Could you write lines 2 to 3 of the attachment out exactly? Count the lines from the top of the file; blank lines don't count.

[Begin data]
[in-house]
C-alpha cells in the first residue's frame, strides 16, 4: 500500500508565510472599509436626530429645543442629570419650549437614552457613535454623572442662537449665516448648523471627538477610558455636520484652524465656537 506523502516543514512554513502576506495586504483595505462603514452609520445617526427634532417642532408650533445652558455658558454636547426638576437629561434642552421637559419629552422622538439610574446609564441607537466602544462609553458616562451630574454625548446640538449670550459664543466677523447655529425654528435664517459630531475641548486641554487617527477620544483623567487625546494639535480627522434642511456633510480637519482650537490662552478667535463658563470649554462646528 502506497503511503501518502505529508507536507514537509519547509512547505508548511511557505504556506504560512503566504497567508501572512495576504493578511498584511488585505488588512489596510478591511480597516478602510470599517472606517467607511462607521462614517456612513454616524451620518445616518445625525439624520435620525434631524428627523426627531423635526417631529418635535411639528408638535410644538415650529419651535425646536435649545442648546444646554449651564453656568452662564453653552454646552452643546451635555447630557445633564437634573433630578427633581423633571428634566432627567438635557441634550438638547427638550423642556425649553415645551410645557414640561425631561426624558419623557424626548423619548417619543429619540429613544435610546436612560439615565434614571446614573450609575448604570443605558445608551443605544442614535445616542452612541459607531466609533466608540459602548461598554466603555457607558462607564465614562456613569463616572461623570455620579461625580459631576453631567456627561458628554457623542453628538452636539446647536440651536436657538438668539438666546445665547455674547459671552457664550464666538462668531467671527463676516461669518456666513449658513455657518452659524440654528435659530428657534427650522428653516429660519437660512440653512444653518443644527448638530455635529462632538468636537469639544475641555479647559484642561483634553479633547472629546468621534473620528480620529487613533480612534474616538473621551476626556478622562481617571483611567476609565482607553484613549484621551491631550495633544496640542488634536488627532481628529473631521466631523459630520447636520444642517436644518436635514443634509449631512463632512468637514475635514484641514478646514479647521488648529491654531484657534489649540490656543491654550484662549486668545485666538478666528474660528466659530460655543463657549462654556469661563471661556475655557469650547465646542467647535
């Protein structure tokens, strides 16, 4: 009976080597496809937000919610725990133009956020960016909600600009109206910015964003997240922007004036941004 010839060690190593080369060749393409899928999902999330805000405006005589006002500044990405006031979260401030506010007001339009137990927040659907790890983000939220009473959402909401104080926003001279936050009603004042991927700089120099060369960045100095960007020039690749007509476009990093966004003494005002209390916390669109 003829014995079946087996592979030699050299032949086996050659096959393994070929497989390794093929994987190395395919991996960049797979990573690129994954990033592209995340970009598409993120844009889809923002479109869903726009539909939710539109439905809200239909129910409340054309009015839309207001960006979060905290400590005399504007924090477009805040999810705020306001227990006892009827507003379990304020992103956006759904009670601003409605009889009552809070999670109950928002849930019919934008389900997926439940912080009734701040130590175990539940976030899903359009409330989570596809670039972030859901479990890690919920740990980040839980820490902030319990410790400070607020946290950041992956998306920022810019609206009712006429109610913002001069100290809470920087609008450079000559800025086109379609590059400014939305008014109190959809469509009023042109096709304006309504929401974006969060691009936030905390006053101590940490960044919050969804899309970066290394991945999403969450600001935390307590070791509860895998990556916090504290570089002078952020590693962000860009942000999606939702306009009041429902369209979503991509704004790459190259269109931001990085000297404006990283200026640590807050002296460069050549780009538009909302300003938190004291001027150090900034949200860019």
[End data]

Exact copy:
C-alpha cells in the first residue's frame, strides 16, 4: 500500500508565510472599509436626530429645543442629570419650549437614552457613535454623572442662537449665516448648523471627538477610558455636520484652524465656537 506523502516543514512554513502576506495586504483595505462603514452609520445617526427634532417642532408650533445652558455658558454636547426638576437629561434642552421637559419629552422622538439610574446609564441607537466602544462609553458616562451630574454625548446640538449670550459664543466677523447655529425654528435664517459630531475641548486641554487617527477620544483623567487625546494639535480627522434642511456633510480637519482650537490662552478667535463658563470649554462646528 502506497503511503501518502505529508507536507514537509519547509512547505508548511511557505504556506504560512503566504497567508501572512495576504493578511498584511488585505488588512489596510478591511480597516478602510470599517472606517467607511462607521462614517456612513454616524451620518445616518445625525439624520435620525434631524428627523426627531423635526417631529418635535411639528408638535410644538415650529419651535425646536435649545442648546444646554449651564453656568452662564453653552454646552452643546451635555447630557445633564437634573433630578427633581423633571428634566432627567438635557441634550438638547427638550423642556425649553415645551410645557414640561425631561426624558419623557424626548423619548417619543429619540429613544435610546436612560439615565434614571446614573450609575448604570443605558445608551443605544442614535445616542452612541459607531466609533466608540459602548461598554466603555457607558462607564465614562456613569463616572461623570455620579461625580459631576453631567456627561458628554457623542453628538452636539446647536440651536436657538438668539438666546445665547455674547459671552457664550464666538462668531467671527463676516461669518456666513449658513455657518452659524440654528435659530428657534427650522428653516429660519437660512440653512444653518443644527448638530455635529462632538468636537469639544475641555479647559484642561483634553479633547472629546468621534473620528480620529487613533480612534474616538473621551476626556478622562481617571483611567476609565482607553484613549484621551491631550495633544496640542488634536488627532481628529473631521466631523459630520447636520444642517436644518436635514443634509449631512463632512468637514475635514484641514478646514479647521488648529491654531484657534489649540490656543491654550484662549486668545485666538478666528474660528466659530460655543463657549462654556469661563471661556475655557469650547465646542467647535
């Protein structure tokens, strides 16, 4: 009976080597496809937000919610725990133009956020960016909600600009109206910015964003997240922007004036941004 010839060690190593080369060749393409899928999902999330805000405006005589006002500044990405006031979260401030506010007001339009137990927040659907790890983000939220009473959402909401104080926003001279936050009603004042991927700089120099060369960045100095960007020039690749007509476009990093966004003494005002209390916390669109 003829014995079946087996592979030699050299032949086996050659096959393994070929497989390794093929994987190395395919991996960049797979990573690129994954990033592209995340970009598409993120844009889809923002479109869903726009539909939710539109439905809200239909129910409340054309009015839309207001960006979060905290400590005399504007924090477009805040999810705020306001227990006892009827507003379990304020992103956006759904009670601003409605009889009552809070999670109950928002849930019919934008389900997926439940912080009734701040130590175990539940976030899903359009409330989570596809670039972030859901479990890690919920740990980040839980820490902030319990410790400070607020946290950041992956998306920022810019609206009712006429109610913002001069100290809470920087609008450079000559800025086109379609590059400014939305008014109190959809469509009023042109096709304006309504929401974006969060691009936030905390006053101590940490960044919050969804899309970066290394991945999403969450600001935390307590070791509860895998990556916090504290570089002078952020590693962000860009942000999606939702306009009041429902369209979503991509704004790459190259269109931001990085000297404006990283200026640590807050002296460069050549780009538009909302300003938190004291001027150090900034949200860019």